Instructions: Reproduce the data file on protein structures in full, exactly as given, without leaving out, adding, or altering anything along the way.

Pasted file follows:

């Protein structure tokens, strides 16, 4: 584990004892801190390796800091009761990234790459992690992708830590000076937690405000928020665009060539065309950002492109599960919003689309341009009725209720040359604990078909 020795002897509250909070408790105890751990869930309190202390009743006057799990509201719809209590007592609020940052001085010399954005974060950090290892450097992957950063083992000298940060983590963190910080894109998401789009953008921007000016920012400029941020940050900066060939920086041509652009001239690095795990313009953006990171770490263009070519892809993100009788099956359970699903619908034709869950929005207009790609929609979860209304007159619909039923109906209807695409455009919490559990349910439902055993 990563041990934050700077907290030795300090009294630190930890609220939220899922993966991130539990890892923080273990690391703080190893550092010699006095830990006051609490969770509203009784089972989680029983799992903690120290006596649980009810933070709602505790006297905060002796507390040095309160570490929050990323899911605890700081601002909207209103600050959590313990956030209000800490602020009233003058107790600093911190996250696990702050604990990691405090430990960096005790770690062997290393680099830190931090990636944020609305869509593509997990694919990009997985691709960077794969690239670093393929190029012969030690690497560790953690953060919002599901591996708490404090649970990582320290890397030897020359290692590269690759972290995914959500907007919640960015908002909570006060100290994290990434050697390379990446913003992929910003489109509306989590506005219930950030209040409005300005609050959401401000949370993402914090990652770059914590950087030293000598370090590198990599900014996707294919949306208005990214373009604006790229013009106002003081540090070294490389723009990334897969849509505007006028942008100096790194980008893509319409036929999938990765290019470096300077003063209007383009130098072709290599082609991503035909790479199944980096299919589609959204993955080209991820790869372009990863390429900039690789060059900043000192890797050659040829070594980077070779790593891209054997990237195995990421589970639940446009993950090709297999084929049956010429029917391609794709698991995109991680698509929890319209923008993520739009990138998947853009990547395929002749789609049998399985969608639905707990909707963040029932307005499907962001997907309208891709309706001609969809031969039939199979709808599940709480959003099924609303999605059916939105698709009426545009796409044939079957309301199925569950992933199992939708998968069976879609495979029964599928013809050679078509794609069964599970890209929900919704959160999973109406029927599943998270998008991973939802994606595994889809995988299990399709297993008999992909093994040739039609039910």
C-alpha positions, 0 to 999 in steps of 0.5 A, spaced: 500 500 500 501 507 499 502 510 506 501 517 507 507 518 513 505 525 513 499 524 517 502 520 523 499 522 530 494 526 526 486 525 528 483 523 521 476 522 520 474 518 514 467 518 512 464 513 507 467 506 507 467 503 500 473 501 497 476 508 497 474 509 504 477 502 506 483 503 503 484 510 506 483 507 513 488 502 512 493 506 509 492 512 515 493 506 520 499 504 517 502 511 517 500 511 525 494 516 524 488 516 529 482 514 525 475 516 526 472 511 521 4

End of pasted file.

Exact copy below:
């Protein structure tokens, strides 16, 4: 584990004892801190390796800091009761990234790459992690992708830590000076937690405000928020665009060539065309950002492109599960919003689309341009009725209720040359604990078909 020795002897509250909070408790105890751990869930309190202390009743006057799990509201719809209590007592609020940052001085010399954005974060950090290892450097992957950063083992000298940060983590963190910080894109998401789009953008921007000016920012400029941020940050900066060939920086041509652009001239690095795990313009953006990171770490263009070519892809993100009788099956359970699903619908034709869950929005207009790609929609979860209304007159619909039923109906209807695409455009919490559990349910439902055993 990563041990934050700077907290030795300090009294630190930890609220939220899922993966991130539990890892923080273990690391703080190893550092010699006095830990006051609490969770509203009784089972989680029983799992903690120290006596649980009810933070709602505790006297905060002796507390040095309160570490929050990323899911605890700081601002909207209103600050959590313990956030209000800490602020009233003058107790600093911190996250696990702050604990990691405090430990960096005790770690062997290393680099830190931090990636944020609305869509593509997990694919990009997985691709960077794969690239670093393929190029012969030690690497560790953690953060919002599901591996708490404090649970990582320290890397030897020359290692590269690759972290995914959500907007919640960015908002909570006060100290994290990434050697390379990446913003992929910003489109509306989590506005219930950030209040409005300005609050959401401000949370993402914090990652770059914590950087030293000598370090590198990599900014996707294919949306208005990214373009604006790229013009106002003081540090070294490389723009990334897969849509505007006028942008100096790194980008893509319409036929999938990765290019470096300077003063209007383009130098072709290599082609991503035909790479199944980096299919589609959204993955080209991820790869372009990863390429900039690789060059900043000192890797050659040829070594980077070779790593891209054997990237195995990421589970639940446009993950090709297999084929049956010429029917391609794709698991995109991680698509929890319209923008993520739009990138998947853009990547395929002749789609049998399985969608639905707990909707963040029932307005499907962001997907309208891709309706001609969809031969039939199979709808599940709480959003099924609303999605059916939105698709009426545009796409044939079957309301199925569950992933199992939708998968069976879609495979029964599928013809050679078509794609069964599970890209929900919704959160999973109406029927599943998270998008991973939802994606595994889809995988299990399709297993008999992909093994040739039609039910």
C-alpha positions, 0 to 999 in steps of 0.5 A, spaced: 500 500 500 501 507 499 502 510 506 501 517 507 507 518 513 505 525 513 499 524 517 502 520 523 499 522 530 494 526 526 486 525 528 483 523 521 476 522 520 474 518 514 467 518 512 464 513 507 467 506 507 467 503 500 473 501 497 476 508 497 474 509 504 477 502 506 483 503 503 484 510 506 483 507 513 488 502 512 493 506 509 492 512 515 493 506 520 499 504 517 502 511 517 500 511 525 494 516 524 488 516 529 482 514 525 475 516 526 472 511 521 4